Brooke Swearingen, MD; Beverly M.K. Biller, MD; Fred G. Barker II, MD; Laurence Katznelson, MD; Steven Grinspoon, MD; Anne Klibanski, MD; Nicholas T. Zervas, MD
Untreated Cushing disease historically has a high mortality rate, but the long-term survival of patients with Cushing disease after transsphenoidal surgery has not been reported.
To determine long-term mortality rate in patients who are treated for Cushing disease with current management techniques.
Retrospective case series.
Tertiary care center.
161 patients (32 men and 129 women; mean age, 38 years) who were treated for Cushing disease between 1978 and 1996.
Transsphenoidal adenomectomy and as-needed adjunctive therapy.
Record review with follow-up interview.
The cure rate for patients with microadenomas who had no previous therapy was 90% (123 of 137). No perioperative deaths occurred (0 of 193 procedures [95% CI, 0.0% to 1.9%]). Follow-up data (mean, 8.7 years) were obtained for 99% of patients (159 of 161). Six patients died. The 5- and 10-year survival rates were 99% (CI, 97% to 100%) and 93% (CI, 88% to 99%), respectively. Survival was similar to that seen in an age- and sex-matched sample that was based on U.S. population data (standardized mortality ratio, 0.98 [CI, 0.44 to 2.2]; P > 0.2).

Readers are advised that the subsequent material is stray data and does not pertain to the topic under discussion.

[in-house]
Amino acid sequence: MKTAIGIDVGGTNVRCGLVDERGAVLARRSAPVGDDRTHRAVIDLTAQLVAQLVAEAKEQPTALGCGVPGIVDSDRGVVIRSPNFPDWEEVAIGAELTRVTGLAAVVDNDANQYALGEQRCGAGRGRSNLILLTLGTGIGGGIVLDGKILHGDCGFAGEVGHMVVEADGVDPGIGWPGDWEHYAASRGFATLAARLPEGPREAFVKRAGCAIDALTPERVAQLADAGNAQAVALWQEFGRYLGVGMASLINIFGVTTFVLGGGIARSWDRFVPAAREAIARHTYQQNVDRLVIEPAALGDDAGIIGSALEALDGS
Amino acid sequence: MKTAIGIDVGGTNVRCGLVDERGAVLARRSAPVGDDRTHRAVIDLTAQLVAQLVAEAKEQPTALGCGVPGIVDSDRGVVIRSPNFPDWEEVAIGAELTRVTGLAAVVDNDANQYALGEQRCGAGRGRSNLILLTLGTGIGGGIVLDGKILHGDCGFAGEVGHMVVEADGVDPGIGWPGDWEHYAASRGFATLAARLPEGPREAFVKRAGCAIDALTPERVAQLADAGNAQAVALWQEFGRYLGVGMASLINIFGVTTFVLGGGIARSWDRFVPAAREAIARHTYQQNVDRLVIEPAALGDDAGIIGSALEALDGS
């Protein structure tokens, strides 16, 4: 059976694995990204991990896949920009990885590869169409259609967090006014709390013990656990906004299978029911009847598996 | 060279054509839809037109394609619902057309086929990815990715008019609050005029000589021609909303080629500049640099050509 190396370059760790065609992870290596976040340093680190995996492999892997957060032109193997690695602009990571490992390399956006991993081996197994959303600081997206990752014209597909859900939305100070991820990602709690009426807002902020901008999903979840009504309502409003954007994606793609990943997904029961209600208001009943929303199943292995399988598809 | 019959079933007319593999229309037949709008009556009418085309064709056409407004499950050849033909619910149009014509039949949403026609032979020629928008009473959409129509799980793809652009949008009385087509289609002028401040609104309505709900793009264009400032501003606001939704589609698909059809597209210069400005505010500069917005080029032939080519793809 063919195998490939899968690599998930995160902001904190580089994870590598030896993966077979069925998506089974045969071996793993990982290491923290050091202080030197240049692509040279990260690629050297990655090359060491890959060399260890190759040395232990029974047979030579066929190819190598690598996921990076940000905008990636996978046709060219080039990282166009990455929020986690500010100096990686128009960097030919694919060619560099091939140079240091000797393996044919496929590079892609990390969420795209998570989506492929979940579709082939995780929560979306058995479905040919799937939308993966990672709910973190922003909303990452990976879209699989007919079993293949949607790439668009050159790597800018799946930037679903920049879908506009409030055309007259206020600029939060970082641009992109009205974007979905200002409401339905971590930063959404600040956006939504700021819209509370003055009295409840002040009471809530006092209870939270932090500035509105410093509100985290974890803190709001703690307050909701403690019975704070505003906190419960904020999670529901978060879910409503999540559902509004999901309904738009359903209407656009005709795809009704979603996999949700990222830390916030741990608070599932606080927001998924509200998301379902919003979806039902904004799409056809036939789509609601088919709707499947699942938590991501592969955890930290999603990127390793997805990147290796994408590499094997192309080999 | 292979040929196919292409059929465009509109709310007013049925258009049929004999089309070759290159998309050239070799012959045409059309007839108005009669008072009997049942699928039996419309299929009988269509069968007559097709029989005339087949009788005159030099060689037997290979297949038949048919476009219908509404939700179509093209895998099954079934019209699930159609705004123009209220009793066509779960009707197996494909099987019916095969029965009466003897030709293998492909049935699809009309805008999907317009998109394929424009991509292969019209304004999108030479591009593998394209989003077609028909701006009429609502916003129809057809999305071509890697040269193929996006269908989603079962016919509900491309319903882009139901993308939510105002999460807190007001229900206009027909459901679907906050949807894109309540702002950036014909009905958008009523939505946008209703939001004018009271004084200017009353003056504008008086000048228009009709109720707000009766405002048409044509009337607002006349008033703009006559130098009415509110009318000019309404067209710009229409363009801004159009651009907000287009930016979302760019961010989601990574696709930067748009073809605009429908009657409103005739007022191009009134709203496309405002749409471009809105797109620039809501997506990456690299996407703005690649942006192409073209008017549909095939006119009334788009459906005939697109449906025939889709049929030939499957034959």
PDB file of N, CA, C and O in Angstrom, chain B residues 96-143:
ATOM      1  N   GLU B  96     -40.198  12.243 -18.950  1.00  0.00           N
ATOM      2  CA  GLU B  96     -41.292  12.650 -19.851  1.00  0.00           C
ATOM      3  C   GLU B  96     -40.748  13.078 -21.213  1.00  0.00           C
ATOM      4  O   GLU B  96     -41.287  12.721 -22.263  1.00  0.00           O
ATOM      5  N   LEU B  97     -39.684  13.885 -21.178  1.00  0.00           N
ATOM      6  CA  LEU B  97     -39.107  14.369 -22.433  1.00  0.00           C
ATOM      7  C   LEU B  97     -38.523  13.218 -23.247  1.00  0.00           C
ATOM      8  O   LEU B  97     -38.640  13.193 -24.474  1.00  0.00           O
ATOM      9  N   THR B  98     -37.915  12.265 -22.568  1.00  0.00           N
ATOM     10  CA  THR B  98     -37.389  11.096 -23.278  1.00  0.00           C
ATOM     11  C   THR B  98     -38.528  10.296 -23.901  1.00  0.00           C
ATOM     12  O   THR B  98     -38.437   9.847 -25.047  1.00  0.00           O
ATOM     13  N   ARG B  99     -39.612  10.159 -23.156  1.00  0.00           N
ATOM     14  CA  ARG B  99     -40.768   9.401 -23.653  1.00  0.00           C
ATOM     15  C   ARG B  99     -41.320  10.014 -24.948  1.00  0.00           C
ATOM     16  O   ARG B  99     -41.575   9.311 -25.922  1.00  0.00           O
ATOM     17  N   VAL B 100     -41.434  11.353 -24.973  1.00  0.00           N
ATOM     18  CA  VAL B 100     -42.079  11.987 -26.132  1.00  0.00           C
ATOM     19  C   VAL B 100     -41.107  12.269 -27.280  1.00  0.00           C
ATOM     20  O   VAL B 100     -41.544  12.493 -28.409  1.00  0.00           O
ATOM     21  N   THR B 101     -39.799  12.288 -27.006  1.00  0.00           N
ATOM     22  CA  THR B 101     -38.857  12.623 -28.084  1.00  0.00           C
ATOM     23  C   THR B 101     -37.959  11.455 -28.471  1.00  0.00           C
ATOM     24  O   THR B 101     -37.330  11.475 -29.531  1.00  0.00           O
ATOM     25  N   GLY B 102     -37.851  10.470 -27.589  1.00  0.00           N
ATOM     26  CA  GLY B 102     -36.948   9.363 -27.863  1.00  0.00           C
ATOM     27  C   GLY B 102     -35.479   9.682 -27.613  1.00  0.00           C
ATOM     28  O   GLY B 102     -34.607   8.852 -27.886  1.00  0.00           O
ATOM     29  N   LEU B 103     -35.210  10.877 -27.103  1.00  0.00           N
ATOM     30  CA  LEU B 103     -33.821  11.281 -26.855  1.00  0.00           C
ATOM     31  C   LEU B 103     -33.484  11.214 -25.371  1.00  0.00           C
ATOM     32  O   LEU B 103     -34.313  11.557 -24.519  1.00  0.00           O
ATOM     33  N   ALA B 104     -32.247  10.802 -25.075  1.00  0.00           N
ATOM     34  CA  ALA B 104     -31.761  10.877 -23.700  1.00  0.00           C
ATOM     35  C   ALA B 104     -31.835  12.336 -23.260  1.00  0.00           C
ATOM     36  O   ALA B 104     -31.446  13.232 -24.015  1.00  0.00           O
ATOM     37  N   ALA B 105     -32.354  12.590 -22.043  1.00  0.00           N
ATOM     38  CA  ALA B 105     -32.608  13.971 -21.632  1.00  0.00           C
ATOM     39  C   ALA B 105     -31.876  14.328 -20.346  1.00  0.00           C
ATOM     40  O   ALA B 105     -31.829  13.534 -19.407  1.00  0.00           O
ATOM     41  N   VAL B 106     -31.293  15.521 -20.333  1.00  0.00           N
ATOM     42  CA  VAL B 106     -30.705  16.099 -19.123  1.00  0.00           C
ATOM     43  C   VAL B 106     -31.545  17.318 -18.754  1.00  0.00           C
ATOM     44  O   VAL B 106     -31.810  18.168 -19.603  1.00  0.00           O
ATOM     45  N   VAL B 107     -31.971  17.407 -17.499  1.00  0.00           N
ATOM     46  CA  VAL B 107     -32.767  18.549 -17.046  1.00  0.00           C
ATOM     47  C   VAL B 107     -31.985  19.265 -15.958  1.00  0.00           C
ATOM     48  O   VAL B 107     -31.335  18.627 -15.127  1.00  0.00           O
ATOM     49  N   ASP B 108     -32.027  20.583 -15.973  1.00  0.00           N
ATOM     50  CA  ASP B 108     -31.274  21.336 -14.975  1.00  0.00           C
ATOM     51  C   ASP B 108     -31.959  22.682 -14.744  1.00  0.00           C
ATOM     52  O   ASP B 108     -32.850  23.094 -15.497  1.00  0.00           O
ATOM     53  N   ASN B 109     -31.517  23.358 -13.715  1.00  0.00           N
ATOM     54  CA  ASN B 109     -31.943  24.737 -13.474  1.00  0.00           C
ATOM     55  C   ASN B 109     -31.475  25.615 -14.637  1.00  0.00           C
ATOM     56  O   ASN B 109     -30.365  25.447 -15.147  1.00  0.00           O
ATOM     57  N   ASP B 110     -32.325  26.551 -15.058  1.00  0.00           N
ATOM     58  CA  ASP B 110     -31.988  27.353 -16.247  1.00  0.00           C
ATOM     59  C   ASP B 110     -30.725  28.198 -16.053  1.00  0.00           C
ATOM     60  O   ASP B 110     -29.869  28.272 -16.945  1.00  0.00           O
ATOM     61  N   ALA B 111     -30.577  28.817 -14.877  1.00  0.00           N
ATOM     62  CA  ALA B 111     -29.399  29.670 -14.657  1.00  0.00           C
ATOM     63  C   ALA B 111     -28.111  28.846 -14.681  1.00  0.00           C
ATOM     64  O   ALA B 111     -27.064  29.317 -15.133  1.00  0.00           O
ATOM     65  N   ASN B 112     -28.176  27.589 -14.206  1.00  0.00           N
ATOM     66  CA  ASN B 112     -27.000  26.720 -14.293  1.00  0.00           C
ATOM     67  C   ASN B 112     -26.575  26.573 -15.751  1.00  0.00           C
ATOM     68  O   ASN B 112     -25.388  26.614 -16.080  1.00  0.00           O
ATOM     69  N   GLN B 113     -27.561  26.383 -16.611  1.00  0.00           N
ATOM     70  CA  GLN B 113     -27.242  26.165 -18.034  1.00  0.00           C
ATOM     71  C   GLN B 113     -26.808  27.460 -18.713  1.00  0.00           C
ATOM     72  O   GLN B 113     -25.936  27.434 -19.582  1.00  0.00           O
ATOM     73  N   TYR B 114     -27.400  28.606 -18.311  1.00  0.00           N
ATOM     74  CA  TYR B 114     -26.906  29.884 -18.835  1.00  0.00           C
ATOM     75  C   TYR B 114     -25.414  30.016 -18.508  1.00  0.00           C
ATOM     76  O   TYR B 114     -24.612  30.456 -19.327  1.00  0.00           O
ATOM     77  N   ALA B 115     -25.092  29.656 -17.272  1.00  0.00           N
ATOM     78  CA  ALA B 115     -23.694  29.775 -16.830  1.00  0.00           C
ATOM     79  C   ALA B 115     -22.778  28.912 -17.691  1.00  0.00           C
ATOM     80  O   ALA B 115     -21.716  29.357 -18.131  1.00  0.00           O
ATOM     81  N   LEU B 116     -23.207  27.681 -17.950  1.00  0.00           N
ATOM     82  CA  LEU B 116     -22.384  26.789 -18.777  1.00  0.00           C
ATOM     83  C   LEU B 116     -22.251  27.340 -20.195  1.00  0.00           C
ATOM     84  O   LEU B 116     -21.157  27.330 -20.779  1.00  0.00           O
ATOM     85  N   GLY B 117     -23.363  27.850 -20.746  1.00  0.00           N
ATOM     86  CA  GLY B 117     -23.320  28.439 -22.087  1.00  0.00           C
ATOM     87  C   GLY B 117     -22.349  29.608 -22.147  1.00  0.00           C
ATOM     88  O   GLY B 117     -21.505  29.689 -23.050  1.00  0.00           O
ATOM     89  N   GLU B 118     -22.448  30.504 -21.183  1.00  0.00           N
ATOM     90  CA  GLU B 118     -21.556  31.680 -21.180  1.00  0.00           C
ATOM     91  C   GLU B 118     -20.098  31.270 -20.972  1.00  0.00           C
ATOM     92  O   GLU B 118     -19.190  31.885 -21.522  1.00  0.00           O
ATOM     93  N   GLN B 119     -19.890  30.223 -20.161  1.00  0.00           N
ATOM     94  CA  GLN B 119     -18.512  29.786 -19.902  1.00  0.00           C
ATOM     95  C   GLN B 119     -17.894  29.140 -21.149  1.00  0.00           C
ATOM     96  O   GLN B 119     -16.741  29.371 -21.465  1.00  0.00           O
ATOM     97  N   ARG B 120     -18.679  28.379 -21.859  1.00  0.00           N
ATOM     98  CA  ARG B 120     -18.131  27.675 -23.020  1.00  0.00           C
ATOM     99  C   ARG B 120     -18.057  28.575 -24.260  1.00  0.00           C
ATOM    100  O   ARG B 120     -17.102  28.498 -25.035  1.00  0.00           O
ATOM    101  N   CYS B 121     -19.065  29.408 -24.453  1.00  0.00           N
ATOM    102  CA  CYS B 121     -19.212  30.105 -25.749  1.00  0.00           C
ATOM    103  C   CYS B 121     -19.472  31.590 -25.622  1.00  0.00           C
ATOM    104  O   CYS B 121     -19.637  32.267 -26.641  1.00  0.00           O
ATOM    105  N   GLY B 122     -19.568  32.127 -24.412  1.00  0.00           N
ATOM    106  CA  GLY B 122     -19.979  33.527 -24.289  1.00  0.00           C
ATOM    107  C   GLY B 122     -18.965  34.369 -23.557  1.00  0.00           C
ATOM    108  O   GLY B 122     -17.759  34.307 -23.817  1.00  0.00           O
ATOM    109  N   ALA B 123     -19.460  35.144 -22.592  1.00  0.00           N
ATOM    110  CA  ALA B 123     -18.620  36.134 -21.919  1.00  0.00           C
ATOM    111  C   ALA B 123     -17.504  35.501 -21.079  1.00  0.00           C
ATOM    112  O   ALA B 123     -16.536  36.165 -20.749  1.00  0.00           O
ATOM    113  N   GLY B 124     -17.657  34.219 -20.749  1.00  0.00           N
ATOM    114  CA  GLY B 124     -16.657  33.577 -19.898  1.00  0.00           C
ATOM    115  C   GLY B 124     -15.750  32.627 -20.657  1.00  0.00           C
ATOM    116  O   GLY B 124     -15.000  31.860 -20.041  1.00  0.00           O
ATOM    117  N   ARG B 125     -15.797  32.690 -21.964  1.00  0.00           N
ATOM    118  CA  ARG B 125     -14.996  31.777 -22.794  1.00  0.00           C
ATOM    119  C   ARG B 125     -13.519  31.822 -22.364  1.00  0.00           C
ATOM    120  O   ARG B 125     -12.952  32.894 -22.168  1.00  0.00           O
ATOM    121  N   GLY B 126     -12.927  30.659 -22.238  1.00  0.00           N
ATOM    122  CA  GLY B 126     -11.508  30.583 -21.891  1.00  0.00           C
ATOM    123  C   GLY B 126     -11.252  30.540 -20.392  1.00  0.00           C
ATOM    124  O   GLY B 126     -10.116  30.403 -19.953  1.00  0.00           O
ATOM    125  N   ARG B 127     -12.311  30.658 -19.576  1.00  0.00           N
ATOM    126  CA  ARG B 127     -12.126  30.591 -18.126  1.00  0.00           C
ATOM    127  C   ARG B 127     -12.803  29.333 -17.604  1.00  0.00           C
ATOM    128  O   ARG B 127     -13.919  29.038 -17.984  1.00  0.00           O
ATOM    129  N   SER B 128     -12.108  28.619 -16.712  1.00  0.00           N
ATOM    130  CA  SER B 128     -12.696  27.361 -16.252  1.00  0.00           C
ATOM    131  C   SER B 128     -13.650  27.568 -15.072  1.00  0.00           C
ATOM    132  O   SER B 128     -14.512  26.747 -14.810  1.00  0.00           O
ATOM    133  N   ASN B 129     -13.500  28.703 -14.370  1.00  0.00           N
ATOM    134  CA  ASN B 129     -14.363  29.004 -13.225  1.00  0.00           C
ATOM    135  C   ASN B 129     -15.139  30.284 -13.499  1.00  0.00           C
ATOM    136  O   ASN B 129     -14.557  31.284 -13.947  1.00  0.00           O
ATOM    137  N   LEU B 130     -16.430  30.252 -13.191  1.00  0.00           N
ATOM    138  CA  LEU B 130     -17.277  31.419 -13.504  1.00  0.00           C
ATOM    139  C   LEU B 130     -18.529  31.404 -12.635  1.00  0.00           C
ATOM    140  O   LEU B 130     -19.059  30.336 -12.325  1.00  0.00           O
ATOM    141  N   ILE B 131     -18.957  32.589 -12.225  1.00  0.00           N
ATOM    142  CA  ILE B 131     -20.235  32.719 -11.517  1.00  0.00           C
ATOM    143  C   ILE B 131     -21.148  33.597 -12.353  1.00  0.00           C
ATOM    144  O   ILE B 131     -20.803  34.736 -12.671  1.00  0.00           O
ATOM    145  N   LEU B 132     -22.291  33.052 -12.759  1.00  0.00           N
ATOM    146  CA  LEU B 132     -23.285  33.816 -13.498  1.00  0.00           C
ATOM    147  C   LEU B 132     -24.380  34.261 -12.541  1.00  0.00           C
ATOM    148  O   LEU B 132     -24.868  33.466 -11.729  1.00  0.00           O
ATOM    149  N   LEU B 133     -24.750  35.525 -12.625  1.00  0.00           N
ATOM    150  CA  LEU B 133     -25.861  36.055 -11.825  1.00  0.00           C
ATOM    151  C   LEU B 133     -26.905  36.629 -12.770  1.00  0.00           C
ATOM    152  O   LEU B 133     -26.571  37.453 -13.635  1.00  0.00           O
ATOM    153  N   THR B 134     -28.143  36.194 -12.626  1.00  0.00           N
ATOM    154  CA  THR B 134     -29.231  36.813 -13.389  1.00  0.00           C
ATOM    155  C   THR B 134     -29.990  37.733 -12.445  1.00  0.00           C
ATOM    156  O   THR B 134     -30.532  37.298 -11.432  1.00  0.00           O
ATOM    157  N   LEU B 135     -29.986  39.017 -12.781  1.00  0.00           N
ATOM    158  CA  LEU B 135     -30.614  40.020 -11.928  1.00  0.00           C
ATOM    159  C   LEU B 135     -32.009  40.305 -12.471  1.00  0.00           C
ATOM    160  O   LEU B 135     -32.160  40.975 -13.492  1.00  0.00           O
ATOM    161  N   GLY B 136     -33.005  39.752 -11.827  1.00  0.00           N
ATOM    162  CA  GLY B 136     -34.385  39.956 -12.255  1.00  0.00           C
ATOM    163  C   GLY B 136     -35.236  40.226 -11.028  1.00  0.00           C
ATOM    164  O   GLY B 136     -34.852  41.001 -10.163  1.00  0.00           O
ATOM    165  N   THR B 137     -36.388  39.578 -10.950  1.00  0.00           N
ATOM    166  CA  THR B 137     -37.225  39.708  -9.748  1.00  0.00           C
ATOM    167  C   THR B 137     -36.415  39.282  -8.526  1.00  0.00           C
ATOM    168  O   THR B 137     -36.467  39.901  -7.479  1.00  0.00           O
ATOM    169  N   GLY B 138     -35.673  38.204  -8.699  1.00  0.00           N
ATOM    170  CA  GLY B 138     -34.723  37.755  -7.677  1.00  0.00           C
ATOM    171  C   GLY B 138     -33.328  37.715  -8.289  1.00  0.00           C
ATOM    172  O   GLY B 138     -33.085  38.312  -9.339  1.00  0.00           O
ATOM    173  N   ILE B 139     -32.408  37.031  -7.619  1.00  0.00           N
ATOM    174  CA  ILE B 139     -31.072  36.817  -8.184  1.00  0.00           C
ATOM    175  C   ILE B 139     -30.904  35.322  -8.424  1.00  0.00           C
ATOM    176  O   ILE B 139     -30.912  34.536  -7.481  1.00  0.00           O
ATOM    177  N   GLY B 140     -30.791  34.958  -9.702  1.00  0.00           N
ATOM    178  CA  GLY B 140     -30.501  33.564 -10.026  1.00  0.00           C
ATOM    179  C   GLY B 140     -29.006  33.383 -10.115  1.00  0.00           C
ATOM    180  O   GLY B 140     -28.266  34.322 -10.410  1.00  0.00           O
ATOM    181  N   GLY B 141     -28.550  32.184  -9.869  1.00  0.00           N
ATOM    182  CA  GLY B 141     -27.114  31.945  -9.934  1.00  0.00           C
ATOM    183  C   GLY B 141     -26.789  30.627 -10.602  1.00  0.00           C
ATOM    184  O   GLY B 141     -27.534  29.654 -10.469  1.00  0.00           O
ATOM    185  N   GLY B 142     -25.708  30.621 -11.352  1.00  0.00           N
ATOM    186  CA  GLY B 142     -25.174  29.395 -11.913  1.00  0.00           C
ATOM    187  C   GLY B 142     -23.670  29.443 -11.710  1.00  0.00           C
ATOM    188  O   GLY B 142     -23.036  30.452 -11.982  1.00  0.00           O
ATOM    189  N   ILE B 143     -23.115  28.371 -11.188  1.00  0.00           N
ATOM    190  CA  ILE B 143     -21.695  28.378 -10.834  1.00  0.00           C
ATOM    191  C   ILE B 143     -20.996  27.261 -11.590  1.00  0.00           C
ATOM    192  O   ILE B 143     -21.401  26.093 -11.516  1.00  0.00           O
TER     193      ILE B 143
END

Survival of patients treated for Cushing disease with current management techniques between 1978 and 1996 was better than the poor survival historically associated with this disorder.
Swearingen B, Biller BM, Barker FG, et al. Long-Term Mortality after Transsphenoidal Surgery for Cushing Disease. Ann Intern Med. 1999;130:821–824. doi: https://doi.org/10.7326/0003-4819-130-10-199905180-00015
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Published: Ann Intern Med. 1999;130(10):821-824.
Adrenal Disorders, Endocrine and Metabolism.
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Print ISSN: 0003-4819 | Online ISSN: 1539-3704
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